The efliect of all these agreements was to make but two large factors
in the oil industry of the coast, the Agency-Union-Associated combination and
the Standard Oil Company. It is stated unofficially that an effort was made
to bring the Standard into a harmonious agreement with the others to pre-
serve and regulate the oil market in the interest of stability of price and
production, but while the Standard's Pacific Coast representatives were dis-
posed to look favorably on the proposition it was turned down quickly and
decidedly when submitted to 26 Broadway for approval.

Getting the Markets Organized

By this organization of the marketing arrangements it has been possible
to effect a very great saving in the expense of handling the oil. Competition
of the small, vexatious, mutually expensive sort has been eliminated to a very
great extent, and by the ability to insure prompt and unfailing deliveries of
oil in large quantities it has become possible to obtain contracts from large
consumers of fuel who could not be reached by individual producing com-
panies or even by smaller combinations of such companies. At the present
time the larger fuel consumers of the entire state are practically all using
California fuel oil, and the same is true of western Washington and Oregon
except in the immediate vicinitv of the coal mines or in the heavy timber
districts. All the railroads having Pacific Coast terminals are burning oil
in their engines. The northern railroads have installed but a comparatively
few oil burners as yet, but the way is opened for a great extension of the
market in this direction. Oil is used by the steamships plying between the
Hawaiian islands and the mainland, and by coastwise vessels, and it is be-
lieved to be but a matter of a short time before oil will constitute a large part,
at least, of the fuel of the trans-Pacific liners. California oil has found markets
in Arizona and the northern part of ^Mexico, and has reached down along the
west coast of South .America.

Efforts to Check Overproduction

But all these extensions of the field of consumption have not sufficed to
utilize all the increase in the production and all durinsr 1910 and the early
part of 1911 the stocks in the hands of the As:ency continued to increase. Oil
produced outside the Agency companies, the Associated, and the Southern


Pacific and Santa Fe railroads has been sold chiefly to the Standard in the
last few years, and that company also has added greatly to its stocks on
hand. Early in the present year the Agency adopted a resolution that in the
future only so much oil should be received from the constituent companies
each month as would equal in aggregate the sales of the preceding month.
Companies producing more than their share of the deliveries on this basis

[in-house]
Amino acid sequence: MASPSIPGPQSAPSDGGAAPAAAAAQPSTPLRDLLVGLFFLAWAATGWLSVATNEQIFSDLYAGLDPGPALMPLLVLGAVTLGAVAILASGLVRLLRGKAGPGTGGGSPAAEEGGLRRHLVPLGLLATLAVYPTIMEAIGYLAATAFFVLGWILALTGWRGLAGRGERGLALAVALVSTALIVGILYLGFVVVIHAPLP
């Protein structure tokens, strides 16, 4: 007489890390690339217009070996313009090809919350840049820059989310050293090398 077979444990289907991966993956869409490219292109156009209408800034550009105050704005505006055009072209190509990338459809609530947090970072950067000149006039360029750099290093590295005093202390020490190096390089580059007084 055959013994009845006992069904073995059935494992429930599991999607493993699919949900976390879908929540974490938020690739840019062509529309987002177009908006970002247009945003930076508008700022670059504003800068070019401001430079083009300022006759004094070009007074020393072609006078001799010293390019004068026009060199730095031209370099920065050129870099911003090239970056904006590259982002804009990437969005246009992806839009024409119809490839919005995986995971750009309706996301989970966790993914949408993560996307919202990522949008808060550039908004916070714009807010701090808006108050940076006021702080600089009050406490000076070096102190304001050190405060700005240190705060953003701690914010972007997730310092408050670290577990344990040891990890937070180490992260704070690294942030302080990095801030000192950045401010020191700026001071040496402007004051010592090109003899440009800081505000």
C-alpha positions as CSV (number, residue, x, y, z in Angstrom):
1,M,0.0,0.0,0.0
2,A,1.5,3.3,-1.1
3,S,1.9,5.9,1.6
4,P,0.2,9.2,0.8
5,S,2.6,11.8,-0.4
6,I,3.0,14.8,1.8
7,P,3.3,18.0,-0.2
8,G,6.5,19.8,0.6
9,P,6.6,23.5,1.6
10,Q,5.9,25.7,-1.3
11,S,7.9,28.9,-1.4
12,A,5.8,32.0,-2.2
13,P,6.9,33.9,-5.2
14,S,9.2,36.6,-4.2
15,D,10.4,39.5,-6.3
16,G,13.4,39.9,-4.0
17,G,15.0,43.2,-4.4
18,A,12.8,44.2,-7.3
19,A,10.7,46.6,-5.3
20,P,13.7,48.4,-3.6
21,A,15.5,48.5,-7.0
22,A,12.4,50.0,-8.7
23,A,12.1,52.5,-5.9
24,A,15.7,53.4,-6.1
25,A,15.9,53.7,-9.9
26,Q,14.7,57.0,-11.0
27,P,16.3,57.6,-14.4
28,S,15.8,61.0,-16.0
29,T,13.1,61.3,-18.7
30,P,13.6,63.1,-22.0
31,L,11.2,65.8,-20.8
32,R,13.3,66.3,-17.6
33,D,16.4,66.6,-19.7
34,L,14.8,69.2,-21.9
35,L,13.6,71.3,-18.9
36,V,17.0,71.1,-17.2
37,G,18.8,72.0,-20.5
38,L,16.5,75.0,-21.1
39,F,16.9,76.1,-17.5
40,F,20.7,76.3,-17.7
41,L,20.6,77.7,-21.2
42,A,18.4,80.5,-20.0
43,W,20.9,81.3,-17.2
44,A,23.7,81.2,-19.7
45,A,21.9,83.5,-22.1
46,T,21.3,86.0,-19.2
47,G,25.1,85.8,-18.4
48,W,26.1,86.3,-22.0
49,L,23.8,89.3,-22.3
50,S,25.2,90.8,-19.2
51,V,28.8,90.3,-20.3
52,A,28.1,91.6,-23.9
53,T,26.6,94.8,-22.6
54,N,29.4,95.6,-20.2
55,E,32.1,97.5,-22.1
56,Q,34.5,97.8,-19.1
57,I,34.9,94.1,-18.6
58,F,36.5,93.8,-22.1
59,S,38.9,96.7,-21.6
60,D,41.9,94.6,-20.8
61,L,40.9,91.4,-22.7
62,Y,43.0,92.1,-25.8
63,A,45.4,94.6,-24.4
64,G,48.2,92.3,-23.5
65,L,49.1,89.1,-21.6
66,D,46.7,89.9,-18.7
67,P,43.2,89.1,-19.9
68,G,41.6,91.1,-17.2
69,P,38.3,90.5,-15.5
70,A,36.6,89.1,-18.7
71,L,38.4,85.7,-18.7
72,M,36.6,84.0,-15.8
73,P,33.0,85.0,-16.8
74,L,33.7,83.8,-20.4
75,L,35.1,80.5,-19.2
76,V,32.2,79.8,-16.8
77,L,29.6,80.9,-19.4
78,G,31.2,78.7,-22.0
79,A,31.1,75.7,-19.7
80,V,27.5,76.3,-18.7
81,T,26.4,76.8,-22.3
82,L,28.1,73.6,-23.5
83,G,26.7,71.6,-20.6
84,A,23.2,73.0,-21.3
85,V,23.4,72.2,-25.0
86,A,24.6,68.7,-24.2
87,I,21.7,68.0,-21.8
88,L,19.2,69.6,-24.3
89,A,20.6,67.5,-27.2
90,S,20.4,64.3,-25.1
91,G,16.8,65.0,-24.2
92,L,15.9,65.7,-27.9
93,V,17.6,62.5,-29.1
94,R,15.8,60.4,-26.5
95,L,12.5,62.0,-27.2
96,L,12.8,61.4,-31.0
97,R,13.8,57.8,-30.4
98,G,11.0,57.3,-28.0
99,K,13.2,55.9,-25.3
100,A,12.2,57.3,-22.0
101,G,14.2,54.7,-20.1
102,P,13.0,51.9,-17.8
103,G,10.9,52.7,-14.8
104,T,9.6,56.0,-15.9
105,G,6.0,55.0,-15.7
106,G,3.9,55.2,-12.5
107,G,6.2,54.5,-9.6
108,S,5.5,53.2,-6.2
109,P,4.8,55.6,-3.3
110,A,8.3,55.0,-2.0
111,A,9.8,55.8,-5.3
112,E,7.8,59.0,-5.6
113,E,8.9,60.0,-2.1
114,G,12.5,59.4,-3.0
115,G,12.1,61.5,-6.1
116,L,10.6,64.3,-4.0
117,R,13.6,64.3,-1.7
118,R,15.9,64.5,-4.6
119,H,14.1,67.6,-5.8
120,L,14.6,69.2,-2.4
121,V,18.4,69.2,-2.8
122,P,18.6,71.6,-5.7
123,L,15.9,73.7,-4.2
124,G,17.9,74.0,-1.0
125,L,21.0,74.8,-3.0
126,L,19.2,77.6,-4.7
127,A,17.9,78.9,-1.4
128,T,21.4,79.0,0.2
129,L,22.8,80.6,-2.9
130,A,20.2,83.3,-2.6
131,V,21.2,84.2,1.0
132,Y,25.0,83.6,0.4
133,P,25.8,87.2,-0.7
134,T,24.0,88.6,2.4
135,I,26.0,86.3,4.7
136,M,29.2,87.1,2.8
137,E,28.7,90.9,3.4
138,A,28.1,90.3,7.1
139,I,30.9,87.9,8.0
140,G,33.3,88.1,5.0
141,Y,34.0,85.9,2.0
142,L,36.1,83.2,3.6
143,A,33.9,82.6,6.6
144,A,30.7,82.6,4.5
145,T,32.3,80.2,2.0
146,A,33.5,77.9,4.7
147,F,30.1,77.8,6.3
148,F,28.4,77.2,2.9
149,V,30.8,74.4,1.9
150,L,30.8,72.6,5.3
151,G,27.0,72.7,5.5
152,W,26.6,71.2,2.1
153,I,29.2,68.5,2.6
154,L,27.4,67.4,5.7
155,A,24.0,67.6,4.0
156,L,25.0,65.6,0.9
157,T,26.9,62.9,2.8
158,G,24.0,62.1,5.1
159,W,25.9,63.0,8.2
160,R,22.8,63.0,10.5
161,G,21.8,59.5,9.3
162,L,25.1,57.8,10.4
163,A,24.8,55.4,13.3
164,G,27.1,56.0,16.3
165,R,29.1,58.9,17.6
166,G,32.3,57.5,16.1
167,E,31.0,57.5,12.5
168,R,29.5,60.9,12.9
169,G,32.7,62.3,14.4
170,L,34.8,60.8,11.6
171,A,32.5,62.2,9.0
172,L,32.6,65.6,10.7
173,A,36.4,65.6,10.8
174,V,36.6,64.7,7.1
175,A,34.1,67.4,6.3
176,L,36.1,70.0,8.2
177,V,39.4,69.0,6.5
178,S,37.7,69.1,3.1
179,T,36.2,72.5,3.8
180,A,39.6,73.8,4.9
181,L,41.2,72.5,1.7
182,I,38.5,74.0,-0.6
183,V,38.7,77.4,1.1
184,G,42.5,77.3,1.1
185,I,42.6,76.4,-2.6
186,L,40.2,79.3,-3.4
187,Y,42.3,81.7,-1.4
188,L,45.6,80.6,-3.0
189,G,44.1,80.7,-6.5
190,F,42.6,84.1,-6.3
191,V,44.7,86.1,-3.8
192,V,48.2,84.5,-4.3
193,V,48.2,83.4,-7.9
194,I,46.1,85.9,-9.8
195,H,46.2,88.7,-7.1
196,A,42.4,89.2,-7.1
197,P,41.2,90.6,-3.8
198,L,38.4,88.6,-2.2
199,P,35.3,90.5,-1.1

have been obliged to store their own oil or shut down their wells to the
required output. By this means a halt has been called in the increase of
surplus oil. but the restriction of production is not wholly satisfactory, and
the Agency is now working on the details of a plan for providing 10,000,000
barrels of storage for its excess oil and other plans which it is hoped may
permit the companies to develop and pump their properties without restraint.

The oil land withdrawals already referred to have served, also, as a bar-
rier against over-production, although their effect will be more apparent
in the future than at the present time. Very briefly the history of the oil
land withdrawals follows :

Oil Land Withdrawals

During the sunuuer (if 1909 the news of bringing in of great flowing
wells on land only recently taken up from the public domain under the placer
mining laws began to drift east and acting in conjunction with the great
popular demand for the conservation of natural resources and the retention
of the title to natural resources by the government, prompted the summary
withdrawal from further entry of all the public land in the San Joaquin valley
which was held to be oil bearing by the government geologists. This with-
drawal order was dated September 27 . 1909.

Strange or not, as the reader may consider it, little attention was paid
to the withdrawal order except to stimulate claimants under locations made
prior to the order to begin drilling or to induce others to begin drilling on
their account. It was variously held that the executive department exceeded
its authority in making the order without express authority from Congress,
or that the order did not forbid drilling on lands which had been covered
by previous locations. I\Iost of the larger companies took leases on with-
drawn land from men who held it under these previous locations, and either
began drilling or indicated their intention to do so by building cabins or
other improvements thereon and establishing guards or "lease herders" in
charge. Smaller companies, assuming that the big fellows were acting under
competent legal advice, did the same.

The Pickett Bill

The ensuing Congress passed what is known as the Pickett bill, which